India just introduced another novelty called India Stack. It is a series of secure and connected systems that allow you to store and share personal data and digitally sign document

India then launched its Unified Payment Interface (UPI), a system for banks to transfer money from one to another based on a unique user ID, the Aadhar number.

Compare this process with that used to process credit card payments: when you present your credit card in a store, the merchant cashier checks your signature and transmits your credit card information to a billing processor such as Visa, American Express, or MasterCard, which works with issuing banks and receiving banks. Billing processors act as trustees and clearing houses. In exchange for this service, traders are charged a fee of 2 to 3 percent of the transaction value. This cost is usually charged on top of the price of the service or product, so that it is passed on to the customer.

With a system like UPI, the billing processor is eliminated and the transaction cost is almost nil. A mobile phone and a personal identification number take the place of the credit card as an authentication factor. All you do is download a free app and write your Bank ID and PIN number, and you can instantly transfer money to anyone, regardless of which bank you use.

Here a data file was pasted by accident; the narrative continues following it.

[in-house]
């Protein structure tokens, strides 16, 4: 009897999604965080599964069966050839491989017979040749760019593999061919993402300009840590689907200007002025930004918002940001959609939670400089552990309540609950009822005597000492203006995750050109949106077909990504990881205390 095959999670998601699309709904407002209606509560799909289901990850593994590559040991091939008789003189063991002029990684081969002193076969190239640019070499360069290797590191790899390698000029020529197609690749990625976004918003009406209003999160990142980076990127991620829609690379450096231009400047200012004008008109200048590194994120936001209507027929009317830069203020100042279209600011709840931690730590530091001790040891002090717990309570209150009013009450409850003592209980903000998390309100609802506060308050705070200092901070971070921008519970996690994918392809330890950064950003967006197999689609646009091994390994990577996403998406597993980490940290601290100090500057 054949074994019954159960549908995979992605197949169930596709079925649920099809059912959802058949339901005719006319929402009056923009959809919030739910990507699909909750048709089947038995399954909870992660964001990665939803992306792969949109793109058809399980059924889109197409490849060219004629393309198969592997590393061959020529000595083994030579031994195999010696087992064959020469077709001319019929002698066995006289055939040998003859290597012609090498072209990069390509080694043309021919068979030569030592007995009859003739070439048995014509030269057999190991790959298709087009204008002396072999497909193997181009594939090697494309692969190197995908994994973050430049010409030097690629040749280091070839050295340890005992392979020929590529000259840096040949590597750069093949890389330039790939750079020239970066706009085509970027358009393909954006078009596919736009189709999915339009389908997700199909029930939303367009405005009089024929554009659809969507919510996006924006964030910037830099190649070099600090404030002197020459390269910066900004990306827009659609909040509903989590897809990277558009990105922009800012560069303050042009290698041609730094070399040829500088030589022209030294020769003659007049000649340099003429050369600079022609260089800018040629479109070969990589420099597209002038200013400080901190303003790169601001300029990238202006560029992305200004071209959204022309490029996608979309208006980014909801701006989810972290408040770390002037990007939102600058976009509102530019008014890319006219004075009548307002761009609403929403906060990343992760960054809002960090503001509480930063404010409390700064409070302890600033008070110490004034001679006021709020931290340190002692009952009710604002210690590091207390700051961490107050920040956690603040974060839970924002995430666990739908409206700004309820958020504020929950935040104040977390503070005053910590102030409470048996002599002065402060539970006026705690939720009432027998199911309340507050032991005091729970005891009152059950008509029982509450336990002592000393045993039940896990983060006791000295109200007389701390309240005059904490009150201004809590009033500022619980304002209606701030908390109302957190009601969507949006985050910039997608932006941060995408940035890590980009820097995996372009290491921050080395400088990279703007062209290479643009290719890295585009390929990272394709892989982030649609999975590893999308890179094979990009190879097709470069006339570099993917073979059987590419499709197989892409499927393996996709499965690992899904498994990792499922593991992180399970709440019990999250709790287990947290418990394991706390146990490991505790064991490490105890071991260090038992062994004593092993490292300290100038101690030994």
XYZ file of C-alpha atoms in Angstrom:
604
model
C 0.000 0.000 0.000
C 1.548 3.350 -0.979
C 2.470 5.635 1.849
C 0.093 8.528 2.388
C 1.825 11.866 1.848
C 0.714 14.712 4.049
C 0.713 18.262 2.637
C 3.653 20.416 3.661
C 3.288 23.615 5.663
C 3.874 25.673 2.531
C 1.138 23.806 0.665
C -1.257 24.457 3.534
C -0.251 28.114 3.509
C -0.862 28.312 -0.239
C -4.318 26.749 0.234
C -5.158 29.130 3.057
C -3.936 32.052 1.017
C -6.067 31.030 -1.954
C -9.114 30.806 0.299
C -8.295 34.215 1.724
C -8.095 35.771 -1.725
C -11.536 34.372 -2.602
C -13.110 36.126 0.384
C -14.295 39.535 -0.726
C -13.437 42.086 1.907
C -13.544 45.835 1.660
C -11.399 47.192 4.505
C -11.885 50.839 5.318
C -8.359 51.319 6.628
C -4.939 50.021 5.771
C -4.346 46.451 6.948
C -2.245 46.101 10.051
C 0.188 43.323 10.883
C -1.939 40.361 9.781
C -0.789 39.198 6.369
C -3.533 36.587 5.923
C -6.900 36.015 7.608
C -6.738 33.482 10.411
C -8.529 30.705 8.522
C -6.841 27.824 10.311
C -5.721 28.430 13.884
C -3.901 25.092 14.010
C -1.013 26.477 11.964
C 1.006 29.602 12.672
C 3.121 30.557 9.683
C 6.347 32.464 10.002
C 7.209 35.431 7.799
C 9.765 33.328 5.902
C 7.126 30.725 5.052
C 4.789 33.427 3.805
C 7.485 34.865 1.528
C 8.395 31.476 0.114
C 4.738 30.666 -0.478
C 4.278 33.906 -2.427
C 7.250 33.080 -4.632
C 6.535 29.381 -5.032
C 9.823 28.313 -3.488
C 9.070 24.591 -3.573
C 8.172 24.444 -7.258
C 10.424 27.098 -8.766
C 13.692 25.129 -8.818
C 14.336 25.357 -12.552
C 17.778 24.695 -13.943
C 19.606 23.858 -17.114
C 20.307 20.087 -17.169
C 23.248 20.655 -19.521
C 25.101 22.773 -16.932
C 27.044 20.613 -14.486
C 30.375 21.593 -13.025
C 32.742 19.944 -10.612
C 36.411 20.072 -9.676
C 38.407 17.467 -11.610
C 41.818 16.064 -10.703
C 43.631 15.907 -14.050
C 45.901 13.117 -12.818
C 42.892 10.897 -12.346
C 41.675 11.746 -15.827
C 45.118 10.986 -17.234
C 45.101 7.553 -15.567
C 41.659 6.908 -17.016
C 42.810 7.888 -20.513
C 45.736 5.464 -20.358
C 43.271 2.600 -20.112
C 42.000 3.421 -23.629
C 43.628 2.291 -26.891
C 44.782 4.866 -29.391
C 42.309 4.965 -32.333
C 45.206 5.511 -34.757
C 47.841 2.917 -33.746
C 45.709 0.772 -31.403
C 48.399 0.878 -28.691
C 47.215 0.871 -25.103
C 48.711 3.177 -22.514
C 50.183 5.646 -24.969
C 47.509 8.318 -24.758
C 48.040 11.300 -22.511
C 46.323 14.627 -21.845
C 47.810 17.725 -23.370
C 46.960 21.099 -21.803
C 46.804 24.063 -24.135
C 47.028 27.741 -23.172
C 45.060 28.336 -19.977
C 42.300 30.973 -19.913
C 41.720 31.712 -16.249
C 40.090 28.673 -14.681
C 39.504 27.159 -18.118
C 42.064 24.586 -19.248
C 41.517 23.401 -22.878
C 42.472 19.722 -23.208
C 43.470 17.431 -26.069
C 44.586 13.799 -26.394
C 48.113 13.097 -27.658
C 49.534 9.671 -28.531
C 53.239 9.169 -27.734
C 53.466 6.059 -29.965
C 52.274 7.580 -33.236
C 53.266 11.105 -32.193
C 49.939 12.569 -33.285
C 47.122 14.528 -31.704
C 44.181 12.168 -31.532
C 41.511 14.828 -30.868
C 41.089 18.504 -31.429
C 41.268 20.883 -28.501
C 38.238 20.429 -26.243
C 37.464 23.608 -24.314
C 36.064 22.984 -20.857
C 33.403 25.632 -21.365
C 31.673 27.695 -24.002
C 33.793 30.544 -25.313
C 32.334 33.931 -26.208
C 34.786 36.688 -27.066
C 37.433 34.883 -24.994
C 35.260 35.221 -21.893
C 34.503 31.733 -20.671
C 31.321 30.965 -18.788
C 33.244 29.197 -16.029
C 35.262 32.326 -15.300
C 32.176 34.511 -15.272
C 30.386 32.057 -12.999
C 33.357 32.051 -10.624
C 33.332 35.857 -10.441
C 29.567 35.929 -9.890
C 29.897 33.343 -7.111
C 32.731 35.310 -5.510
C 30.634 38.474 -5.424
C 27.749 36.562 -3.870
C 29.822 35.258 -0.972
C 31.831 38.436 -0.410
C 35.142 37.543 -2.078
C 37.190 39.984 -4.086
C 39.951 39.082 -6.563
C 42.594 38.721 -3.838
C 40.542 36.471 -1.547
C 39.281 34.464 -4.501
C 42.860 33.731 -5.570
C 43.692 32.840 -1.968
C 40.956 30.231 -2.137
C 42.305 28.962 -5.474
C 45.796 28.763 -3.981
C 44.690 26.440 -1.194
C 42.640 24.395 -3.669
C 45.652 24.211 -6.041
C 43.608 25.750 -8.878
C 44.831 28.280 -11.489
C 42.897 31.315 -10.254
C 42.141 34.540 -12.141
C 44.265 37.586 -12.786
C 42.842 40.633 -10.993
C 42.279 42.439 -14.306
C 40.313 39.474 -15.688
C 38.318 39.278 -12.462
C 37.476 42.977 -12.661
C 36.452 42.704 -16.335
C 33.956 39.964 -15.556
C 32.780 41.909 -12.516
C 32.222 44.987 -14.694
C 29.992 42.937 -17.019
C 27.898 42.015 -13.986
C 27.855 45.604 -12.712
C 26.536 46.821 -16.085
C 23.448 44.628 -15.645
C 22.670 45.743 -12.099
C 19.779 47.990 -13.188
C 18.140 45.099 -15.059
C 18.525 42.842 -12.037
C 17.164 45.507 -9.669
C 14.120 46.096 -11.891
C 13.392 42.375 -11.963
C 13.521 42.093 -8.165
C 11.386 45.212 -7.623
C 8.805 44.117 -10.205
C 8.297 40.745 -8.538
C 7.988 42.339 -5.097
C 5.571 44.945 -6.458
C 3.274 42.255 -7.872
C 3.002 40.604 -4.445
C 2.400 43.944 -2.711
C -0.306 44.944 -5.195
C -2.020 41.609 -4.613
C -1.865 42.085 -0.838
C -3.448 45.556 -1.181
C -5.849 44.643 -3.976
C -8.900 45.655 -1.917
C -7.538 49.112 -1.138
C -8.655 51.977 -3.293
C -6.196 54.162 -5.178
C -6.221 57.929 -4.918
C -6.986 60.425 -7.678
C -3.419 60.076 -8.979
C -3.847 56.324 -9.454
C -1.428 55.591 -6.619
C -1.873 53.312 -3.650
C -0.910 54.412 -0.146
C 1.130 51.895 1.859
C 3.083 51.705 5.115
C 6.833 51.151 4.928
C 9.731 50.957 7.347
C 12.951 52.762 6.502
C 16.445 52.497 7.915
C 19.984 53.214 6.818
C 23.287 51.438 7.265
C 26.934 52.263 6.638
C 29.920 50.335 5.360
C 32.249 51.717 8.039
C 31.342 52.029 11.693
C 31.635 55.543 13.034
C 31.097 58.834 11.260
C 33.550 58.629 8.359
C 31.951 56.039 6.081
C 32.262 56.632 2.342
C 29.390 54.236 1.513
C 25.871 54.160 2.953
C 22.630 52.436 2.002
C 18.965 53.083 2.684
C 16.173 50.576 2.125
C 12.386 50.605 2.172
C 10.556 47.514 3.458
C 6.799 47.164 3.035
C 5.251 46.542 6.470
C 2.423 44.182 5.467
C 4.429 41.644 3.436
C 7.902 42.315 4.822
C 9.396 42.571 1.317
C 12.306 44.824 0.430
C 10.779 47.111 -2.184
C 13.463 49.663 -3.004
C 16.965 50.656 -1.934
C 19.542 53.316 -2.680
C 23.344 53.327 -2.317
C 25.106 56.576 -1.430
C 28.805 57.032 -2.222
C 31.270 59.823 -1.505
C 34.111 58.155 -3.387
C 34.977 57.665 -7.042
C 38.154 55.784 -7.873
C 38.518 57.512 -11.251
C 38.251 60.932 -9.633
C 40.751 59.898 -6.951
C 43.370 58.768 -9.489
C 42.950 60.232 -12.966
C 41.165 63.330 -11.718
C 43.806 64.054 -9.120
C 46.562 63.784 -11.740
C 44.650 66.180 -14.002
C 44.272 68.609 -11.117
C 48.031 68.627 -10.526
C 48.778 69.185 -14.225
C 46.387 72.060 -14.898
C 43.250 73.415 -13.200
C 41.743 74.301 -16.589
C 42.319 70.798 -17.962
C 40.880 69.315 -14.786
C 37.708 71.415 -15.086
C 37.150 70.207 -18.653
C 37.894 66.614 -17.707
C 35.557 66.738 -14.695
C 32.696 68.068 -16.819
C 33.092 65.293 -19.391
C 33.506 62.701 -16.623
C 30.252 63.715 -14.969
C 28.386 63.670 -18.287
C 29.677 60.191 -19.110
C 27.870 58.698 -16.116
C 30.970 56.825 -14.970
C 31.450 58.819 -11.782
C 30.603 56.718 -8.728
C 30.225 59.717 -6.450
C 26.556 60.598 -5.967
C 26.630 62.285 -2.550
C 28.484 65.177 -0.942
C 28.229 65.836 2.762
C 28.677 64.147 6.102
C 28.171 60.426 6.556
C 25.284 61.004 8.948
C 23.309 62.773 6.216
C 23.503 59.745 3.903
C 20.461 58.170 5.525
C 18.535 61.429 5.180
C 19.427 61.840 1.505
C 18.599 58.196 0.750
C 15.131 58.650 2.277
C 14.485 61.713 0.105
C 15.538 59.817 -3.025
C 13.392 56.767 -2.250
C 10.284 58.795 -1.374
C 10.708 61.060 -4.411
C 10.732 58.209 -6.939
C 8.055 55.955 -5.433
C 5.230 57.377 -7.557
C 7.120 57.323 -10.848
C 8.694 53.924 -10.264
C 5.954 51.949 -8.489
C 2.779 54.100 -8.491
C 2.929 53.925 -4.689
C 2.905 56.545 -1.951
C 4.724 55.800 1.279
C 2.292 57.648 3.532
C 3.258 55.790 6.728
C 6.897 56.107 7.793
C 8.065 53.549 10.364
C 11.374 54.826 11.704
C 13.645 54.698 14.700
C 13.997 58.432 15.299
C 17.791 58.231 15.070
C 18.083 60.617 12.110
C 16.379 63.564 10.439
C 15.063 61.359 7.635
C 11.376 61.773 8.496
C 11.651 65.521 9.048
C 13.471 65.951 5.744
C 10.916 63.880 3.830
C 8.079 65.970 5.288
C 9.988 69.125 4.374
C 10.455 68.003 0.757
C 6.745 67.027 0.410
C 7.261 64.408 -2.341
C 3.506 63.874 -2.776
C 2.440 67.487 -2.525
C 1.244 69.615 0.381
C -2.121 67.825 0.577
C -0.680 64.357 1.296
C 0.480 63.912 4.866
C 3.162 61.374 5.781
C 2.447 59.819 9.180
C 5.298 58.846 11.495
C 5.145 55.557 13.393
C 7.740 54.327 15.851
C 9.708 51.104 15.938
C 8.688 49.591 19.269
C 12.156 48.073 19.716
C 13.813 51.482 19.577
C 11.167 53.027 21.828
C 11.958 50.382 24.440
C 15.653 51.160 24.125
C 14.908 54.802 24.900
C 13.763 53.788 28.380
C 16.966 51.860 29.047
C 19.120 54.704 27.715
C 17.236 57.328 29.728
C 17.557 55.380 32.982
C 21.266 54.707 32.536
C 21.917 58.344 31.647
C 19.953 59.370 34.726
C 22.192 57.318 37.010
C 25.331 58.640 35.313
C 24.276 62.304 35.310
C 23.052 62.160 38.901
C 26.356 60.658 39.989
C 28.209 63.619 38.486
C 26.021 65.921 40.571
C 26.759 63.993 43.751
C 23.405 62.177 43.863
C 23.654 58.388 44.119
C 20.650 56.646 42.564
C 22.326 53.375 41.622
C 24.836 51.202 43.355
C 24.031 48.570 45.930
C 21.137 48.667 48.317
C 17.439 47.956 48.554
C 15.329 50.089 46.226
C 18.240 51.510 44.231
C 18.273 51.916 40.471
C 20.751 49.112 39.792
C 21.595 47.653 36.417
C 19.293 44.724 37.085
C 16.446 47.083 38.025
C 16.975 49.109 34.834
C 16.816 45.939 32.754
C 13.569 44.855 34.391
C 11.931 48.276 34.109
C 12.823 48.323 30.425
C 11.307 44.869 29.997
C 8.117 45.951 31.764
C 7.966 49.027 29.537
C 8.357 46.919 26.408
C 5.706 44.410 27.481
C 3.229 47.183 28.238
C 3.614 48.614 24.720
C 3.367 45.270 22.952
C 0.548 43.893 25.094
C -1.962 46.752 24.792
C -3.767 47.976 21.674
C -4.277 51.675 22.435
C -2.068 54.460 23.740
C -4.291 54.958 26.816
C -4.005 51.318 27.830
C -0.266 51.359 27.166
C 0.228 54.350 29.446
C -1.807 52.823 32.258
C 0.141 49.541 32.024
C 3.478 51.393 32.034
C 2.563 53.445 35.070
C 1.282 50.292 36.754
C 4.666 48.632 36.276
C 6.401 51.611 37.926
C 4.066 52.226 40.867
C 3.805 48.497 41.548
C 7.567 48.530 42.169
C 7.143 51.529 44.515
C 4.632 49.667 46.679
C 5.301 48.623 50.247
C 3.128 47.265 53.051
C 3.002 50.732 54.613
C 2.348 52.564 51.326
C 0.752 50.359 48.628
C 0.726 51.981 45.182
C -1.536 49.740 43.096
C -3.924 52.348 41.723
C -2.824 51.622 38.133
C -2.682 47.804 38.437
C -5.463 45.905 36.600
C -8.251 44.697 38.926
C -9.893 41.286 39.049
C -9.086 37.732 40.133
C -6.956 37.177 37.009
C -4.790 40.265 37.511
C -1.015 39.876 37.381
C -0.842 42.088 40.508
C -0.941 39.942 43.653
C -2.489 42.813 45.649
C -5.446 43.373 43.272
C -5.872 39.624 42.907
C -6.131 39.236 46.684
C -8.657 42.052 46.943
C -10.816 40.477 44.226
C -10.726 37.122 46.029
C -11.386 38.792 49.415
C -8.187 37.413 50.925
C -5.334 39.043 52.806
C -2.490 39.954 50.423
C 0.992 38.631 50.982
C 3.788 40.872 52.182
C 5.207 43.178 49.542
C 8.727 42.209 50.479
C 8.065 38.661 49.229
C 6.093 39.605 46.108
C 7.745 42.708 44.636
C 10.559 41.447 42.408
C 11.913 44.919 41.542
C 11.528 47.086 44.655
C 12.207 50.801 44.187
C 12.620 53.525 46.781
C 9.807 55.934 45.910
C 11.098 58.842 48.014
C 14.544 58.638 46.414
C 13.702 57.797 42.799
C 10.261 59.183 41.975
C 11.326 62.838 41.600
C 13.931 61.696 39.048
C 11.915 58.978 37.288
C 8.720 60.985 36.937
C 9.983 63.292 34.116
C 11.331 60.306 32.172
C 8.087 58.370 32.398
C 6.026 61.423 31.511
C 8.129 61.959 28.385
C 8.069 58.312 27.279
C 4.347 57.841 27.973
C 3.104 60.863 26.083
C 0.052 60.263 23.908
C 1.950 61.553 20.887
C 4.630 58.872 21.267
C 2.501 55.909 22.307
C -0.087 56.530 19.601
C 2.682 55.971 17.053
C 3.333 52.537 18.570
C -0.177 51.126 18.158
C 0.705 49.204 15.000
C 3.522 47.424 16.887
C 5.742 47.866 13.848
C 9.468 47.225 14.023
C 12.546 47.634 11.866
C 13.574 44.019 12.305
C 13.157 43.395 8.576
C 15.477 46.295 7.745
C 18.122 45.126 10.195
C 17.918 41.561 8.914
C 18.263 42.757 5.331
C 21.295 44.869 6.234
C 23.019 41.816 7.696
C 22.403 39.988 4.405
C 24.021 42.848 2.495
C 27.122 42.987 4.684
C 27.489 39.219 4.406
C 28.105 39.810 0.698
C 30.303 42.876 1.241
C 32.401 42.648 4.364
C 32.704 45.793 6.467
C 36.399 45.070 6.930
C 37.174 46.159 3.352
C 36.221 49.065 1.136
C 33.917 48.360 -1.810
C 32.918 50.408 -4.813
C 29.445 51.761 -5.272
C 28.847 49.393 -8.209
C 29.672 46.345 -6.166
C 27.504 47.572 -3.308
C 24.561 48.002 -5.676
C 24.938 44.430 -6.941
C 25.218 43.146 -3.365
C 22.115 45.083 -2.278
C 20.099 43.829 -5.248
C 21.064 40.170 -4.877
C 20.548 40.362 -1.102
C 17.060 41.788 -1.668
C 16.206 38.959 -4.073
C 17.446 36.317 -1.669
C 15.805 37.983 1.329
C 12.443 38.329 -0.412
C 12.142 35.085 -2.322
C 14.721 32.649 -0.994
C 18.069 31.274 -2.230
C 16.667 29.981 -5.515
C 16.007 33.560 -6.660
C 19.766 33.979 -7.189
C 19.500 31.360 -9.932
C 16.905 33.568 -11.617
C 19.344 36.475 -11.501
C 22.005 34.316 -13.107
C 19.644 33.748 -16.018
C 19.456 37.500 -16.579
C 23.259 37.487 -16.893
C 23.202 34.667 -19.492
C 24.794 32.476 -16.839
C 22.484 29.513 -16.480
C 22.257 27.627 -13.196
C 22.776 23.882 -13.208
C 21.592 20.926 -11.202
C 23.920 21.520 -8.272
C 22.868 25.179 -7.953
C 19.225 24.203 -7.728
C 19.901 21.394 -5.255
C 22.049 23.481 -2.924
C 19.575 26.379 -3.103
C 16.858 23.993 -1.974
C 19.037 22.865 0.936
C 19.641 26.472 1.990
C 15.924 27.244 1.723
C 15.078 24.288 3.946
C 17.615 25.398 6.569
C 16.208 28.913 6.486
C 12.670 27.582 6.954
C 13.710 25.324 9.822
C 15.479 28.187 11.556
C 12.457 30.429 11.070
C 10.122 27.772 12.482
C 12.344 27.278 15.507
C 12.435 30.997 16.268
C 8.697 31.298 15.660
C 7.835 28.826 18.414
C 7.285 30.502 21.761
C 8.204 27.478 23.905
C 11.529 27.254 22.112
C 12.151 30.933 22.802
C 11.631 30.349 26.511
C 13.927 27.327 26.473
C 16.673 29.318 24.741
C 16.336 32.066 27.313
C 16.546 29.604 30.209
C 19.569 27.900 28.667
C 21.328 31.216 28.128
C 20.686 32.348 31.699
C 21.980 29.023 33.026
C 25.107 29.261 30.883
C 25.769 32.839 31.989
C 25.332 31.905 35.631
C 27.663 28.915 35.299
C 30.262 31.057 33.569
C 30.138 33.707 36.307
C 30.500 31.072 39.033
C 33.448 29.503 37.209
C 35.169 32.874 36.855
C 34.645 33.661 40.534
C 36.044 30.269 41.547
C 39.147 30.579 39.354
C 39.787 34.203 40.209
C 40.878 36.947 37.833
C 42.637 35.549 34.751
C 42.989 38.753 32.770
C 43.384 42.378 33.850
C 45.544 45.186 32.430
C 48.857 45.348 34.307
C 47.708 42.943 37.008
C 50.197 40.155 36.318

There is no technology barrier that prevents an UPI from operating in the United States. Transfers would occur in seconds, even faster than the ten minutes that a Bitcoin transaction takes.

India just introduced another novelty called India Stack. It is a series of secure and connected systems that allow you to store and share personal data such as addresses, bank statements, medical records, employment records and tax returns, and also allows signing documents digitally. The user controls what information to share and with whom, and electronic signature is produced through biometric authentication.

Disappearance of cash

Let's look at the example of opening a mobile phone account. It is complicated because telecom companies need to verify credit history and user identity. In India, it often takes several days to get all the documents required by the government. With the new "Know Your Customer" (KYC) procedures that are part of the India Stack, all that is needed is a retina scanner or thumb print to open an account in minutes. The same can be done for medical records. Imagine being able to share them with doctors and clinics as and when needed. This is certainly possible for us in the United States, but we are not doing so because there is no trusted central authority that has set about it.